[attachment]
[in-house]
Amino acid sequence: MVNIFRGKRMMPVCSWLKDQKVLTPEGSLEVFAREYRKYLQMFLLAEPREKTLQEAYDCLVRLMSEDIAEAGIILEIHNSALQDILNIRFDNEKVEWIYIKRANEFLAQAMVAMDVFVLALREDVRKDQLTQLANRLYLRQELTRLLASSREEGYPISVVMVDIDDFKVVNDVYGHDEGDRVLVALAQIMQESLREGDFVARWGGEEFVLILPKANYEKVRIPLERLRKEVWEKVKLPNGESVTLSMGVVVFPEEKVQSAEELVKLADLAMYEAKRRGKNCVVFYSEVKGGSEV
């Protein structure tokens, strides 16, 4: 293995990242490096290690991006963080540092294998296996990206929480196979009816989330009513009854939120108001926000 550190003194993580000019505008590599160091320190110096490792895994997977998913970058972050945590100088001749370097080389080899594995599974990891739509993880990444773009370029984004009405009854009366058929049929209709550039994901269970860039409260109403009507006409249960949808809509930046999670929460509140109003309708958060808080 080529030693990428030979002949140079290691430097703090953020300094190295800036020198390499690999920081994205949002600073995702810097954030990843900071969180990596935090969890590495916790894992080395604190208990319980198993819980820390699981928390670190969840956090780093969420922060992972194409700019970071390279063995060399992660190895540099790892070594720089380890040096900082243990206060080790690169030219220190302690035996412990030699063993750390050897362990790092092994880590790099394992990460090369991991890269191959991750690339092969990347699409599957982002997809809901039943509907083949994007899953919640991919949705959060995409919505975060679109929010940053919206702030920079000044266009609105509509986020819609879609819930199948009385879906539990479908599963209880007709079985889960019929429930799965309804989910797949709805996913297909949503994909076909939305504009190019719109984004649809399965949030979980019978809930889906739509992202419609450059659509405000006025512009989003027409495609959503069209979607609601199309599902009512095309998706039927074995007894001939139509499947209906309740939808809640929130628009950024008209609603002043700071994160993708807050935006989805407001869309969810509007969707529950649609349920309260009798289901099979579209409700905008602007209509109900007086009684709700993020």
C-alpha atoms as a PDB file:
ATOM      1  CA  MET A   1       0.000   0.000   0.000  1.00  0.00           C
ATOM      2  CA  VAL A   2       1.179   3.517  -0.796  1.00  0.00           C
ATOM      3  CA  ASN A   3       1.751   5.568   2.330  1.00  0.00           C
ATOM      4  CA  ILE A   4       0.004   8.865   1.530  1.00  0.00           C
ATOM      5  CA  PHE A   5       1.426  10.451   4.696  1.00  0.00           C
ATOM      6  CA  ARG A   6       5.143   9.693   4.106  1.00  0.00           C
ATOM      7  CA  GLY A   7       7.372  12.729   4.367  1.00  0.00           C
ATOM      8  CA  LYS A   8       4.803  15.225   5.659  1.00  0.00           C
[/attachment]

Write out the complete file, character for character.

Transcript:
[in-house]
Amino acid sequence: MVNIFRGKRMMPVCSWLKDQKVLTPEGSLEVFAREYRKYLQMFLLAEPREKTLQEAYDCLVRLMSEDIAEAGIILEIHNSALQDILNIRFDNEKVEWIYIKRANEFLAQAMVAMDVFVLALREDVRKDQLTQLANRLYLRQELTRLLASSREEGYPISVVMVDIDDFKVVNDVYGHDEGDRVLVALAQIMQESLREGDFVARWGGEEFVLILPKANYEKVRIPLERLRKEVWEKVKLPNGESVTLSMGVVVFPEEKVQSAEELVKLADLAMYEAKRRGKNCVVFYSEVKGGSEV
């Protein structure tokens, strides 16, 4: 293995990242490096290690991006963080540092294998296996990206929480196979009816989330009513009854939120108001926000 550190003194993580000019505008590599160091320190110096490792895994997977998913970058972050945590100088001749370097080389080899594995599974990891739509993880990444773009370029984004009405009854009366058929049929209709550039994901269970860039409260109403009507006409249960949808809509930046999670929460509140109003309708958060808080 080529030693990428030979002949140079290691430097703090953020300094190295800036020198390499690999920081994205949002600073995702810097954030990843900071969180990596935090969890590495916790894992080395604190208990319980198993819980820390699981928390670190969840956090780093969420922060992972194409700019970071390279063995060399992660190895540099790892070594720089380890040096900082243990206060080790690169030219220190302690035996412990030699063993750390050897362990790092092994880590790099394992990460090369991991890269191959991750690339092969990347699409599957982002997809809901039943509907083949994007899953919640991919949705959060995409919505975060679109929010940053919206702030920079000044266009609105509509986020819609879609819930199948009385879906539990479908599963209880007709079985889960019929429930799965309804989910797949709805996913297909949503994909076909939305504009190019719109984004649809399965949030979980019978809930889906739509992202419609450059659509405000006025512009989003027409495609959503069209979607609601199309599902009512095309998706039927074995007894001939139509499947209906309740939808809640929130628009950024008209609603002043700071994160993708807050935006989805407001869309969810509007969707529950649609349920309260009798289901099979579209409700905008602007209509109900007086009684709700993020």
C-alpha atoms as a PDB file:
ATOM      1  CA  MET A   1       0.000   0.000   0.000  1.00  0.00           C
ATOM      2  CA  VAL A   2       1.179   3.517  -0.796  1.00  0.00           C
ATOM      3  CA  ASN A   3       1.751   5.568   2.330  1.00  0.00           C
ATOM      4  CA  ILE A   4       0.004   8.865   1.530  1.00  0.00           C
ATOM      5  CA  PHE A   5       1.426  10.451   4.696  1.00  0.00           C
ATOM      6  CA  ARG A   6       5.143   9.693   4.106  1.00  0.00           C
ATOM      7  CA  GLY A   7       7.372  12.729   4.367  1.00  0.00           C
ATOM      8  CA  LYS A   8       4.803  15.225   5.659  1.00  0.00           C